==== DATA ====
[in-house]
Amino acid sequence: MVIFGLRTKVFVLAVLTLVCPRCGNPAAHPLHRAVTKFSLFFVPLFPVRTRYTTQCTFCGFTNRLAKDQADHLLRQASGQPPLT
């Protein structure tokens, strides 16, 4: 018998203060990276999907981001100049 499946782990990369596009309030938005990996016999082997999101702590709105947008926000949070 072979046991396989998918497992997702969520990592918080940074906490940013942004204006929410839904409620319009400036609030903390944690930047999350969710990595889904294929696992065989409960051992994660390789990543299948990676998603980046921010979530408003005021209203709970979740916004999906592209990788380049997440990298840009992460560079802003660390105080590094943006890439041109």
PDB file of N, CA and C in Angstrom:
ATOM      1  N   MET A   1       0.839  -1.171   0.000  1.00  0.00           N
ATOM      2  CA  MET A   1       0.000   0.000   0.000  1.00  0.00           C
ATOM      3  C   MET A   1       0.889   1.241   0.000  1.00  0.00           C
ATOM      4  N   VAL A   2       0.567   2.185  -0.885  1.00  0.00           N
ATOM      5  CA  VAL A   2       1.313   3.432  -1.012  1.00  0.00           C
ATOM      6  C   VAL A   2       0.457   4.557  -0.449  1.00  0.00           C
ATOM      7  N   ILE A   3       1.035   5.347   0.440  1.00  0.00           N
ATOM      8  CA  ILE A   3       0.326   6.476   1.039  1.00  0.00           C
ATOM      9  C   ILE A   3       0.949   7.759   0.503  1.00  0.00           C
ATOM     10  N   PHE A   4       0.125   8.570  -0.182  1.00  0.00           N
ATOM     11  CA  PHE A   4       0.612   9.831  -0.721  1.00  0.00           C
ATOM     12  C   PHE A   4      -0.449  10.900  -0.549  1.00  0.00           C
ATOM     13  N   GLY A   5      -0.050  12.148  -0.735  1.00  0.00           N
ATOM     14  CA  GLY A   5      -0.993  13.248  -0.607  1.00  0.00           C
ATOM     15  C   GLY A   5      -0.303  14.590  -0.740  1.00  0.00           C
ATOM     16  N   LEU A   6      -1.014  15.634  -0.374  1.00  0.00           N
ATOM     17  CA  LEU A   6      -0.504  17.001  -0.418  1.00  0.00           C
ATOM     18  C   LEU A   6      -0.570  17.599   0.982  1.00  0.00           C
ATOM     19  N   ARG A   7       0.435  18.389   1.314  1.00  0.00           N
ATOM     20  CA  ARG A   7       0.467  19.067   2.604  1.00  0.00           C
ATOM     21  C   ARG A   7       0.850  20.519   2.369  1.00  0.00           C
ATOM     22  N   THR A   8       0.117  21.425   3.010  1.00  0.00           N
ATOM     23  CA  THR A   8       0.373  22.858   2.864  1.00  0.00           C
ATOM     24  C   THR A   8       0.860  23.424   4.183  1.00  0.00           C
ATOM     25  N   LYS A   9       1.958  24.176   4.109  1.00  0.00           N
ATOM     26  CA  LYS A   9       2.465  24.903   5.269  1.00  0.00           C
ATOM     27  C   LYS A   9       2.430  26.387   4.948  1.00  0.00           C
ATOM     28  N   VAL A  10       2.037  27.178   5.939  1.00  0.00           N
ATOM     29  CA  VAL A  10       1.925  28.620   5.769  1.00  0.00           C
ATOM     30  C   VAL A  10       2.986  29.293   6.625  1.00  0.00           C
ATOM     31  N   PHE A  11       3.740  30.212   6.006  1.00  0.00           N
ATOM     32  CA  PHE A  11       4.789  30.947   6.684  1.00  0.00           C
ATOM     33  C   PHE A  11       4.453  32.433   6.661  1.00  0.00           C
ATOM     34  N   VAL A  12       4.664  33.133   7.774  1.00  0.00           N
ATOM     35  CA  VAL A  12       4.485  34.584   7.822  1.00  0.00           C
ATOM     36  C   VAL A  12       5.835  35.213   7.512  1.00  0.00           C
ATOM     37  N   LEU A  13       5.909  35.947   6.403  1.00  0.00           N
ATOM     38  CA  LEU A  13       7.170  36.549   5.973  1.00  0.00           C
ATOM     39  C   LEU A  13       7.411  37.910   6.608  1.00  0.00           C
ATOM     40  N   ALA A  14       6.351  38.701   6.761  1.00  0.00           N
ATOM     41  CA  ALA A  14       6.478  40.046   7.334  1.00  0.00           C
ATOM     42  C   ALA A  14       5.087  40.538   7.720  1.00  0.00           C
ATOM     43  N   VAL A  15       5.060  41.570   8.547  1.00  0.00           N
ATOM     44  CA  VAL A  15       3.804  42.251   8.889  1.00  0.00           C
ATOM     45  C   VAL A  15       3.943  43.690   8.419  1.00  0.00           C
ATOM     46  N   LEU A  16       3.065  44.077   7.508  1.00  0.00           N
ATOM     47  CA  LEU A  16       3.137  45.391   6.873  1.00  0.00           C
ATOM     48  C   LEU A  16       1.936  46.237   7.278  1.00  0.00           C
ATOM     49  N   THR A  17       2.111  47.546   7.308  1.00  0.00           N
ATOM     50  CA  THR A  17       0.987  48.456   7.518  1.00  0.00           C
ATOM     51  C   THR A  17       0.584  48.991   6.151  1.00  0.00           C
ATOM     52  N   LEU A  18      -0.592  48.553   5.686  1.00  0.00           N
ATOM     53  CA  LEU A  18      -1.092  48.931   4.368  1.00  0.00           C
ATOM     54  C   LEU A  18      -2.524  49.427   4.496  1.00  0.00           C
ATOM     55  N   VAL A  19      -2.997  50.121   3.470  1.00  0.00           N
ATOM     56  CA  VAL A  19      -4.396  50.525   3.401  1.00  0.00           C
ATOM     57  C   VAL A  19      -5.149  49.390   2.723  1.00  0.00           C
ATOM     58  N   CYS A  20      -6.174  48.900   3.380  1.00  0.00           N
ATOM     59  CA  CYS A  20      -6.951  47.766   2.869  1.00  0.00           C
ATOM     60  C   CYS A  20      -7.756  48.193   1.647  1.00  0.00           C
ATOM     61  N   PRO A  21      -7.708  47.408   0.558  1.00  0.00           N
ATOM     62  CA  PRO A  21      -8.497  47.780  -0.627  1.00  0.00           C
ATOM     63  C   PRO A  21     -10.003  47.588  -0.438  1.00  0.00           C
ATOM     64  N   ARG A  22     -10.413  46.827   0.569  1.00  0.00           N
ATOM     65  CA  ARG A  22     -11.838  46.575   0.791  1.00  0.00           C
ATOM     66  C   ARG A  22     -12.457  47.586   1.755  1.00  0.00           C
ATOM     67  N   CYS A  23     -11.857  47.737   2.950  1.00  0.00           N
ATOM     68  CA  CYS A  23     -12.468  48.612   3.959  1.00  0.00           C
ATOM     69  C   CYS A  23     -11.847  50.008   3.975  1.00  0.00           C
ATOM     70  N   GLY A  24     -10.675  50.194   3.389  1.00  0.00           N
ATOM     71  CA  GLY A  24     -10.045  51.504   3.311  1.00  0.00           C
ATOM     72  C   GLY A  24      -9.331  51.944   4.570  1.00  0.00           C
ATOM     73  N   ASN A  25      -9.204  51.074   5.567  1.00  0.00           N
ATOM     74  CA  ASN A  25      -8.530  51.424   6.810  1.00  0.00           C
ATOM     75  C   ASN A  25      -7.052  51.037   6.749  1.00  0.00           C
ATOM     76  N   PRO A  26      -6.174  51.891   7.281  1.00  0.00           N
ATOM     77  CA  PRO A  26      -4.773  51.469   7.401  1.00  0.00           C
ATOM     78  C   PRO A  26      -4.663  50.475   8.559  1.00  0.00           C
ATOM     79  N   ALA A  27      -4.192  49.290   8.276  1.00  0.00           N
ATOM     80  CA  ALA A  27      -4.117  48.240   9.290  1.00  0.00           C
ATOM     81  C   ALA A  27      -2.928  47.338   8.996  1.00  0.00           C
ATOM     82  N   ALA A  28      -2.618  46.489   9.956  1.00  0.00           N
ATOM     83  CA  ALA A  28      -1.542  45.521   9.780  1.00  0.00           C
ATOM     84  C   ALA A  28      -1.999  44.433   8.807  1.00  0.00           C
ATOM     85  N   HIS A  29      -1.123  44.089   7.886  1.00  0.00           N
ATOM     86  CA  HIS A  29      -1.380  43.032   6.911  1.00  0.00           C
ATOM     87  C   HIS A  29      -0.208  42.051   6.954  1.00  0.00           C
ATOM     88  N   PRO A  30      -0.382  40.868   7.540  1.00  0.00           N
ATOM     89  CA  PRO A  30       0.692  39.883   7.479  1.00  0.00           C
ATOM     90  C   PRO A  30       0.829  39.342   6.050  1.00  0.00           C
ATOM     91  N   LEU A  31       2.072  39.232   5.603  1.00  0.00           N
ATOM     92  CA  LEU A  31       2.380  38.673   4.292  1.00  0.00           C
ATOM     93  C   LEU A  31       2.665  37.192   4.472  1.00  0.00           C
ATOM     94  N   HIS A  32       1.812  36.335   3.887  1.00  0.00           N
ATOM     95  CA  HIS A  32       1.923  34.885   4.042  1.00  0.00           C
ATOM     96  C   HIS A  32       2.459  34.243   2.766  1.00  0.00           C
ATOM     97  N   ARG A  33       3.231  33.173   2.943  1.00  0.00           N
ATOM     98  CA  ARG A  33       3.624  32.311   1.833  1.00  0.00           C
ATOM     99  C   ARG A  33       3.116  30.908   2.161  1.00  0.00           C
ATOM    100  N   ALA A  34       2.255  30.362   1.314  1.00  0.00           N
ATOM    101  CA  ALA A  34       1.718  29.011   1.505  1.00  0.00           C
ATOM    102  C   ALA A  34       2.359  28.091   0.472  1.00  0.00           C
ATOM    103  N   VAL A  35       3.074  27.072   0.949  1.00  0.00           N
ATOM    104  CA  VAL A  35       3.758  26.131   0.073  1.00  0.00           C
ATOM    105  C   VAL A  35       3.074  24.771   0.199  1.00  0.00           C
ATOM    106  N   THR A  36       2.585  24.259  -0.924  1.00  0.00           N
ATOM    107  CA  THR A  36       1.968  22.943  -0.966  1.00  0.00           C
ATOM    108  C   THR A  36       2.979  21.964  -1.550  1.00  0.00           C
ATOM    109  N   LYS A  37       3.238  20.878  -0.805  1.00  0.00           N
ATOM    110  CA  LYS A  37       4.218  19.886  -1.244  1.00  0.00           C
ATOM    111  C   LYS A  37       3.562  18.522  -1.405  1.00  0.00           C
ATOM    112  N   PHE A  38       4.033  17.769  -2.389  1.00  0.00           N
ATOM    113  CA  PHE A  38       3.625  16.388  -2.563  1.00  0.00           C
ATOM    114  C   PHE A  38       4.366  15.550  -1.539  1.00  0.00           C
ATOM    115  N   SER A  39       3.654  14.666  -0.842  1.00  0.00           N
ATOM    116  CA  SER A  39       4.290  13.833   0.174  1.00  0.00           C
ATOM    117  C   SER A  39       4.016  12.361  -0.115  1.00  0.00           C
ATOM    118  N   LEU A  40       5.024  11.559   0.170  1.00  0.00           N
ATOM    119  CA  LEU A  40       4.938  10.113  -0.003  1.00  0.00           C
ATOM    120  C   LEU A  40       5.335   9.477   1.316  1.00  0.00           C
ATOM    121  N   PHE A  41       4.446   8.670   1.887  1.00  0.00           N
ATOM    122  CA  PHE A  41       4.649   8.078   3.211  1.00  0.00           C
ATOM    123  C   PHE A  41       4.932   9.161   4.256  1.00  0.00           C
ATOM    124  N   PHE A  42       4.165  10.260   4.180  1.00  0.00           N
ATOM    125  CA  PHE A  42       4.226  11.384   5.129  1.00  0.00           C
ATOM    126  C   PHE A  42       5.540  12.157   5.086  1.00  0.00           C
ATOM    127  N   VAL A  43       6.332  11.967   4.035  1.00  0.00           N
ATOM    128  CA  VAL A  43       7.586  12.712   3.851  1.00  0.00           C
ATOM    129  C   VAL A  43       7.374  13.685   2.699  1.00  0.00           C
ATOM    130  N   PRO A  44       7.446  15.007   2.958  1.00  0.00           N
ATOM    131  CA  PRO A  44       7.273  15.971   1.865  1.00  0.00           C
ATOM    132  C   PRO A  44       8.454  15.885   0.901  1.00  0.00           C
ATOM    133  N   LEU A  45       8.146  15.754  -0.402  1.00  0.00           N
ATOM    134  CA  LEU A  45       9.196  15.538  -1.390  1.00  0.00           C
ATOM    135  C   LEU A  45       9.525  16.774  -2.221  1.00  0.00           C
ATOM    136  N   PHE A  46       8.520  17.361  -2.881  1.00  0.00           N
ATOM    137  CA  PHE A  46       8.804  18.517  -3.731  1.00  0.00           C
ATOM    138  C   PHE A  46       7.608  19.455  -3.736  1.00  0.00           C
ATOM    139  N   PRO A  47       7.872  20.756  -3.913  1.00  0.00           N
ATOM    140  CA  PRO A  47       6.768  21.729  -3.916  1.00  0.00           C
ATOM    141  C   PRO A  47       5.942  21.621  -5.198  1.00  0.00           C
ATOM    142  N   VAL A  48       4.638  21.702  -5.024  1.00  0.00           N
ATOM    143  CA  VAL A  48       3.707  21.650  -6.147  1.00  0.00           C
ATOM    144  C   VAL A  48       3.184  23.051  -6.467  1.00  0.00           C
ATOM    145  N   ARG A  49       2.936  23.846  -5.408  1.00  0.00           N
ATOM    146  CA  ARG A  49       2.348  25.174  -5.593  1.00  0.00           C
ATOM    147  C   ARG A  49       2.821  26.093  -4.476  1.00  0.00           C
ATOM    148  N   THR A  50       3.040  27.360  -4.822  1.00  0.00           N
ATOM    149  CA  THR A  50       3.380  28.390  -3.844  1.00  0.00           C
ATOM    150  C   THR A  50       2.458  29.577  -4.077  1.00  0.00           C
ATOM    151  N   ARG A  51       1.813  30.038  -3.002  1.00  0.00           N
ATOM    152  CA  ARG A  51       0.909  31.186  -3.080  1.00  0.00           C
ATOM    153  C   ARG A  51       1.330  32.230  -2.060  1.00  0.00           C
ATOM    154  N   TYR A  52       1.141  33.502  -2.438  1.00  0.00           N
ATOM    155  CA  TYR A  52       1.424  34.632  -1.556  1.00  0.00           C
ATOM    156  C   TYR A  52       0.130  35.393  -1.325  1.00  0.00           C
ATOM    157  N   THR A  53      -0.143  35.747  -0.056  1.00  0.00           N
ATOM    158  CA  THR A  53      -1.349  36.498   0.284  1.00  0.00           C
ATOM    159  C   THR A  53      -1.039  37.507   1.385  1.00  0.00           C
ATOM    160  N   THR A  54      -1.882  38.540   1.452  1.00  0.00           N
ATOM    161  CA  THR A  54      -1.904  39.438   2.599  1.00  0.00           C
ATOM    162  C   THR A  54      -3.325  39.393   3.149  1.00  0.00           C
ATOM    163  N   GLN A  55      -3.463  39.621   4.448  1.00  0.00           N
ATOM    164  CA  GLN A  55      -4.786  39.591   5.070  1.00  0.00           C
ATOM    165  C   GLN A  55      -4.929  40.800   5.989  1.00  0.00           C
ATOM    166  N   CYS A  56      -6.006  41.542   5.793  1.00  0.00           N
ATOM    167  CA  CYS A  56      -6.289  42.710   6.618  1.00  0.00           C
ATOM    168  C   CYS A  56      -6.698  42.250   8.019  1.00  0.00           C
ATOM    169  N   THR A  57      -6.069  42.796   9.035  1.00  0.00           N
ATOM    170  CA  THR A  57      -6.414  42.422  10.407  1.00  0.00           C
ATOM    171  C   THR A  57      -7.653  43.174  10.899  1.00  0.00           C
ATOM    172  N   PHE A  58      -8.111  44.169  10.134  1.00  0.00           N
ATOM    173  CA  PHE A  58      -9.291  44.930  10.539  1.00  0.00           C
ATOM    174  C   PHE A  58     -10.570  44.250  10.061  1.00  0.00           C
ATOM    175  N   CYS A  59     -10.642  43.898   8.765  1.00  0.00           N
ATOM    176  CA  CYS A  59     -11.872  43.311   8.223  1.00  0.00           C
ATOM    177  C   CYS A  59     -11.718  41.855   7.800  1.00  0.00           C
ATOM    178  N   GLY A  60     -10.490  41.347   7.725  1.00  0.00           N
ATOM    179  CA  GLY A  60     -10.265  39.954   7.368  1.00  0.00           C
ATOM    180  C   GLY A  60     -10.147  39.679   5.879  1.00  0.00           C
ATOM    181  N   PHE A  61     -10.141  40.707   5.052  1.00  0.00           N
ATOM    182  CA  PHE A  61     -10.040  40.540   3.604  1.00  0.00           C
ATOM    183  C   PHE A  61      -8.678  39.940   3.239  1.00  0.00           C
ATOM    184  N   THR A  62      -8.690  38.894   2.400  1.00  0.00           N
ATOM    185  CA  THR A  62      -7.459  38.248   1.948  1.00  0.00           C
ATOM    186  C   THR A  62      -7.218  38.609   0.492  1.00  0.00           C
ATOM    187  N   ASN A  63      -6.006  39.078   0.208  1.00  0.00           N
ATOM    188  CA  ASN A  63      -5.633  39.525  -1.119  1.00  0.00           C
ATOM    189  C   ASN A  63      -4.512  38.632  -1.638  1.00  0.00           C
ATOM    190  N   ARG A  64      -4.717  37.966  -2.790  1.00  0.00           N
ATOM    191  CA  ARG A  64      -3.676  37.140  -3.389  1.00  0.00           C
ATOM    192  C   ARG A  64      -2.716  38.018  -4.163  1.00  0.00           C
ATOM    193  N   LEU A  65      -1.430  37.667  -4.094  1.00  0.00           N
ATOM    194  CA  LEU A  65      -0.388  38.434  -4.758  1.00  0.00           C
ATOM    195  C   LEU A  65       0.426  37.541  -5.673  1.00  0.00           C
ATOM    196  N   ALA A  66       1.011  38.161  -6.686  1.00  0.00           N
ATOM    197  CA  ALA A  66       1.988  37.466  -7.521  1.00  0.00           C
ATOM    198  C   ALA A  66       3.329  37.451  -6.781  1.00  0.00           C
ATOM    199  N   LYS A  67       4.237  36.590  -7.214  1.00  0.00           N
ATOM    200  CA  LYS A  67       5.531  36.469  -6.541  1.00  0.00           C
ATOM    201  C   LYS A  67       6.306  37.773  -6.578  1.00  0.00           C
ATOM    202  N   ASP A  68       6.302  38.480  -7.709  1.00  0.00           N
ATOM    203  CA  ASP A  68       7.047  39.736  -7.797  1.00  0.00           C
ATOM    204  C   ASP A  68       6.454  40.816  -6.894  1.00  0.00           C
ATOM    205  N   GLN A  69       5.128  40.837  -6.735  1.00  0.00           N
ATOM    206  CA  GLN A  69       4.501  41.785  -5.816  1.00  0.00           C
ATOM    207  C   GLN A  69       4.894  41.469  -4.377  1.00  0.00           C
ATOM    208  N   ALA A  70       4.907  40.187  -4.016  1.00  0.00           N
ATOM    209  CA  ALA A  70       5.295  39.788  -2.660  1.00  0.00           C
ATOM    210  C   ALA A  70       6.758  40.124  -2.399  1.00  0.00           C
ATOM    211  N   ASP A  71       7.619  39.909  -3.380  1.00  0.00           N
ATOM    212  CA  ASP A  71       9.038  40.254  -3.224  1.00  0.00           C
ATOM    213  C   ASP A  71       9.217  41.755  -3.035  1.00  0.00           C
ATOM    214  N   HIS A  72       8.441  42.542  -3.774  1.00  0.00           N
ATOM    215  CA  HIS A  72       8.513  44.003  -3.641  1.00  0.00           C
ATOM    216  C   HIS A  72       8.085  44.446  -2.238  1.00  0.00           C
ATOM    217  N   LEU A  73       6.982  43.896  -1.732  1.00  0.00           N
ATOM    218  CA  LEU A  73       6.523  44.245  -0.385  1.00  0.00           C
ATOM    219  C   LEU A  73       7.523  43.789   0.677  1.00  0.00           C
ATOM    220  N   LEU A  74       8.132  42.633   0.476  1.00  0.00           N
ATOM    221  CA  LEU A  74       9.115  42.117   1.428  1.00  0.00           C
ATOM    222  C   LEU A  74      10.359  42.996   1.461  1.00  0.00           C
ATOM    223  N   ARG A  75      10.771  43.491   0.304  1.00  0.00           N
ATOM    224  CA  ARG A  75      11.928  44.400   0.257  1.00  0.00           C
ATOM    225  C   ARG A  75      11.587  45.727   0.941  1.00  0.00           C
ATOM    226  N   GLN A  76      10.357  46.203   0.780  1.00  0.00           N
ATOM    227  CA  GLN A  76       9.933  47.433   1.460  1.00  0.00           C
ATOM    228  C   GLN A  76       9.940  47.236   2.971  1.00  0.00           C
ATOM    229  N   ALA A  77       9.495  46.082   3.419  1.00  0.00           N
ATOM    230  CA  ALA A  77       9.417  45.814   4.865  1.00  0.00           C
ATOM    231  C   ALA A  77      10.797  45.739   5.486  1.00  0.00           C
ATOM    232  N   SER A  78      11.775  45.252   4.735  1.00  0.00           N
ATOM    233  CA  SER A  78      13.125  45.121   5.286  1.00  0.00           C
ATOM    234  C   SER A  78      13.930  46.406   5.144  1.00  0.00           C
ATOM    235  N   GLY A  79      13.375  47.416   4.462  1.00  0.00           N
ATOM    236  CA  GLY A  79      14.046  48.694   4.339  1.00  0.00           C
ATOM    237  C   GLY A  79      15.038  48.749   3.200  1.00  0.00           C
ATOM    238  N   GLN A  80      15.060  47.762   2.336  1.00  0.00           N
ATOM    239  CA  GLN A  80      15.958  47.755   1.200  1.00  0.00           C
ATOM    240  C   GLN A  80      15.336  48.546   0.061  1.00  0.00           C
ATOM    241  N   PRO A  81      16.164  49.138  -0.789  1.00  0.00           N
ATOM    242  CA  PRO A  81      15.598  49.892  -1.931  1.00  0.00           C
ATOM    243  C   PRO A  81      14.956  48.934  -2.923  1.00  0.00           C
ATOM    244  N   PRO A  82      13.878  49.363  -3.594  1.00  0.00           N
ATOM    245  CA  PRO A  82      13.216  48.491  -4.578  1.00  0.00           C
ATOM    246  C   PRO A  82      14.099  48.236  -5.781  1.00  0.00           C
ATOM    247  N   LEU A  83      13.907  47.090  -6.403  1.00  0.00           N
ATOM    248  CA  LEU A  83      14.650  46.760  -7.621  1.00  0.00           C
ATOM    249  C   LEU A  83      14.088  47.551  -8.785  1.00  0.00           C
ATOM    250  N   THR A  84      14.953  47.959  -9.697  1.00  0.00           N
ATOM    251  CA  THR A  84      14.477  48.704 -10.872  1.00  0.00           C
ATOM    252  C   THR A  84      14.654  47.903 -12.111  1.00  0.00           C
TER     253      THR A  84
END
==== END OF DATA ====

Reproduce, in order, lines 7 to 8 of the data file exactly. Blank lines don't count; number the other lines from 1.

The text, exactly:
ATOM      3  C   MET A   1       0.889   1.241   0.000  1.00  0.00           C
ATOM      4  N   VAL A   2       0.567   2.185  -0.885  1.00  0.00           N